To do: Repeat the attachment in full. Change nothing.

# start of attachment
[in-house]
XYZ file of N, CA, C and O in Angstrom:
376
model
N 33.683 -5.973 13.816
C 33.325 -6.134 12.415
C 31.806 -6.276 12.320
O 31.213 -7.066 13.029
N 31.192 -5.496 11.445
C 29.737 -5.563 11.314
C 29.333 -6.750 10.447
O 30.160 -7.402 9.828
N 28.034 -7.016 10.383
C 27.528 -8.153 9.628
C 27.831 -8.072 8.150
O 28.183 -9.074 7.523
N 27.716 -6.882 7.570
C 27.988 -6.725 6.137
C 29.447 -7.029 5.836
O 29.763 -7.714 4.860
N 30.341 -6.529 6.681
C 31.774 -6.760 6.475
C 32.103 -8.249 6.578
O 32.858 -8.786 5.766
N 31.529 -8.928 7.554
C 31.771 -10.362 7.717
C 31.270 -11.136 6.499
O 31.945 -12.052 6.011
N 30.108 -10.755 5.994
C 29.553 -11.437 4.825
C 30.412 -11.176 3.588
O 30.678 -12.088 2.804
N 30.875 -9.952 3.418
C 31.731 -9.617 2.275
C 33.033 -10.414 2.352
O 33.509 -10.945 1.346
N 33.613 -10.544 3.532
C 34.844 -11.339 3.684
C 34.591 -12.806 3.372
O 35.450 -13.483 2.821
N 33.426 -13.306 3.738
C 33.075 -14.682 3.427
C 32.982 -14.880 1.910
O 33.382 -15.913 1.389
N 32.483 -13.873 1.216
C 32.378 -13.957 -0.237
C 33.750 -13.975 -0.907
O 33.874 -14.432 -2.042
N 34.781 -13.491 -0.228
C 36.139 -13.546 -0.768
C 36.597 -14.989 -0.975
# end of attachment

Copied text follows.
[in-house]
XYZ file of N, CA, C and O in Angstrom:
376
model
N 33.683 -5.973 13.816
C 33.325 -6.134 12.415
C 31.806 -6.276 12.320
O 31.213 -7.066 13.029
N 31.192 -5.496 11.445
C 29.737 -5.563 11.314
C 29.333 -6.750 10.447
O 30.160 -7.402 9.828
N 28.034 -7.016 10.383
C 27.528 -8.153 9.628
C 27.831 -8.072 8.150
O 28.183 -9.074 7.523
N 27.716 -6.882 7.570
C 27.988 -6.725 6.137
C 29.447 -7.029 5.836
O 29.763 -7.714 4.860
N 30.341 -6.529 6.681
C 31.774 -6.760 6.475
C 32.103 -8.249 6.578
O 32.858 -8.786 5.766
N 31.529 -8.928 7.554
C 31.771 -10.362 7.717
C 31.270 -11.136 6.499
O 31.945 -12.052 6.011
N 30.108 -10.755 5.994
C 29.553 -11.437 4.825
C 30.412 -11.176 3.588
O 30.678 -12.088 2.804
N 30.875 -9.952 3.418
C 31.731 -9.617 2.275
C 33.033 -10.414 2.352
O 33.509 -10.945 1.346
N 33.613 -10.544 3.532
C 34.844 -11.339 3.684
C 34.591 -12.806 3.372
O 35.450 -13.483 2.821
N 33.426 -13.306 3.738
C 33.075 -14.682 3.427
C 32.982 -14.880 1.910
O 33.382 -15.913 1.389
N 32.483 -13.873 1.216
C 32.378 -13.957 -0.237
C 33.750 -13.975 -0.907
O 33.874 -14.432 -2.042
N 34.781 -13.491 -0.228
C 36.139 -13.546 -0.768
C 36.597 -14.989 -0.975